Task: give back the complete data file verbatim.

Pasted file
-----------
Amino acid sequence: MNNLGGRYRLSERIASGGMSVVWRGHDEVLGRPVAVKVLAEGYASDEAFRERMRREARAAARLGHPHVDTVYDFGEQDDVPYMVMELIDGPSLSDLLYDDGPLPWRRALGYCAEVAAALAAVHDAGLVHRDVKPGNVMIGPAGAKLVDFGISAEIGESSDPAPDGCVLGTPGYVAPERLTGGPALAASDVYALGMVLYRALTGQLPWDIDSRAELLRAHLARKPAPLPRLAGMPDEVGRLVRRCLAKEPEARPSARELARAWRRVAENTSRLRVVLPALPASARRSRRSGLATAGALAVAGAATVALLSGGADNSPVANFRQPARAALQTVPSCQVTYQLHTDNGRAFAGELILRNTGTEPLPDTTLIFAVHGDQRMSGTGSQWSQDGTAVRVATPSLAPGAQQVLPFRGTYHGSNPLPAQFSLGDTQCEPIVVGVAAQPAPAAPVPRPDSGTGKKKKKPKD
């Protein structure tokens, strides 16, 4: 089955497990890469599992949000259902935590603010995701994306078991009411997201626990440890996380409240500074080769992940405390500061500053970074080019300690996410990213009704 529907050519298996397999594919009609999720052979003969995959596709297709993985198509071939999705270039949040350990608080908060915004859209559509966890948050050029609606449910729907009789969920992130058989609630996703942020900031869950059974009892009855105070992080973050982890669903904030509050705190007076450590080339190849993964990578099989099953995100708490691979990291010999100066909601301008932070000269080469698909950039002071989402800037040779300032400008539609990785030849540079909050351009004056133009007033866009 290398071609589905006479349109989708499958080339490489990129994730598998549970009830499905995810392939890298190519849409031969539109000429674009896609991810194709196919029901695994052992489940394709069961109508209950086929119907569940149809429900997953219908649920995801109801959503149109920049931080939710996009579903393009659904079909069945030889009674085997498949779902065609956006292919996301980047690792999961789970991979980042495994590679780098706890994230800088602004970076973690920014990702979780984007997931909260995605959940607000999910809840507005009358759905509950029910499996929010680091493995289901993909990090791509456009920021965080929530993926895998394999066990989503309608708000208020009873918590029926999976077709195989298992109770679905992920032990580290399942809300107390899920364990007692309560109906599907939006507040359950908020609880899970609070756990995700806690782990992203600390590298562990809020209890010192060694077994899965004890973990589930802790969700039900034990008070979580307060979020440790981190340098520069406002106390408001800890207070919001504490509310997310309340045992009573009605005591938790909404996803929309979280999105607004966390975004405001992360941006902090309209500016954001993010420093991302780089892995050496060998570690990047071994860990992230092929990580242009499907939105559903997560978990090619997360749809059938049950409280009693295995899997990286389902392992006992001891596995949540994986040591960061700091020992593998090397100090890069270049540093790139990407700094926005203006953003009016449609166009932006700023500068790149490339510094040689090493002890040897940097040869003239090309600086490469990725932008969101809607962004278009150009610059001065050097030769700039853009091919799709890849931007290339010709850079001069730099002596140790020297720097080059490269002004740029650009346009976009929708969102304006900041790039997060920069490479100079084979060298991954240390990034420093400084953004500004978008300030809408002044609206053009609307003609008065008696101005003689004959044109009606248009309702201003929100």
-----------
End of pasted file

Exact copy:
Amino acid sequence: MNNLGGRYRLSERIASGGMSVVWRGHDEVLGRPVAVKVLAEGYASDEAFRERMRREARAAARLGHPHVDTVYDFGEQDDVPYMVMELIDGPSLSDLLYDDGPLPWRRALGYCAEVAAALAAVHDAGLVHRDVKPGNVMIGPAGAKLVDFGISAEIGESSDPAPDGCVLGTPGYVAPERLTGGPALAASDVYALGMVLYRALTGQLPWDIDSRAELLRAHLARKPAPLPRLAGMPDEVGRLVRRCLAKEPEARPSARELARAWRRVAENTSRLRVVLPALPASARRSRRSGLATAGALAVAGAATVALLSGGADNSPVANFRQPARAALQTVPSCQVTYQLHTDNGRAFAGELILRNTGTEPLPDTTLIFAVHGDQRMSGTGSQWSQDGTAVRVATPSLAPGAQQVLPFRGTYHGSNPLPAQFSLGDTQCEPIVVGVAAQPAPAAPVPRPDSGTGKKKKKPKD
């Protein structure tokens, strides 16, 4: 089955497990890469599992949000259902935590603010995701994306078991009411997201626990440890996380409240500074080769992940405390500061500053970074080019300690996410990213009704 529907050519298996397999594919009609999720052979003969995959596709297709993985198509071939999705270039949040350990608080908060915004859209559509966890948050050029609606449910729907009789969920992130058989609630996703942020900031869950059974009892009855105070992080973050982890669903904030509050705190007076450590080339190849993964990578099989099953995100708490691979990291010999100066909601301008932070000269080469698909950039002071989402800037040779300032400008539609990785030849540079909050351009004056133009007033866009 290398071609589905006479349109989708499958080339490489990129994730598998549970009830499905995810392939890298190519849409031969539109000429674009896609991810194709196919029901695994052992489940394709069961109508209950086929119907569940149809429900997953219908649920995801109801959503149109920049931080939710996009579903393009659904079909069945030889009674085997498949779902065609956006292919996301980047690792999961789970991979980042495994590679780098706890994230800088602004970076973690920014990702979780984007997931909260995605959940607000999910809840507005009358759905509950029910499996929010680091493995289901993909990090791509456009920021965080929530993926895998394999066990989503309608708000208020009873918590029926999976077709195989298992109770679905992920032990580290399942809300107390899920364990007692309560109906599907939006507040359950908020609880899970609070756990995700806690782990992203600390590298562990809020209890010192060694077994899965004890973990589930802790969700039900034990008070979580307060979020440790981190340098520069406002106390408001800890207070919001504490509310997310309340045992009573009605005591938790909404996803929309979280999105607004966390975004405001992360941006902090309209500016954001993010420093991302780089892995050496060998570690990047071994860990992230092929990580242009499907939105559903997560978990090619997360749809059938049950409280009693295995899997990286389902392992006992001891596995949540994986040591960061700091020992593998090397100090890069270049540093790139990407700094926005203006953003009016449609166009932006700023500068790149490339510094040689090493002890040897940097040869003239090309600086490469990725932008969101809607962004278009150009610059001065050097030769700039853009091919799709890849931007290339010709850079001069730099002596140790020297720097080059490269002004740029650009346009976009929708969102304006900041790039997060920069490479100079084979060298991954240390990034420093400084953004500004978008300030809408002044609206053009609307003609008065008696101005003689004959044109009606248009309702201003929100």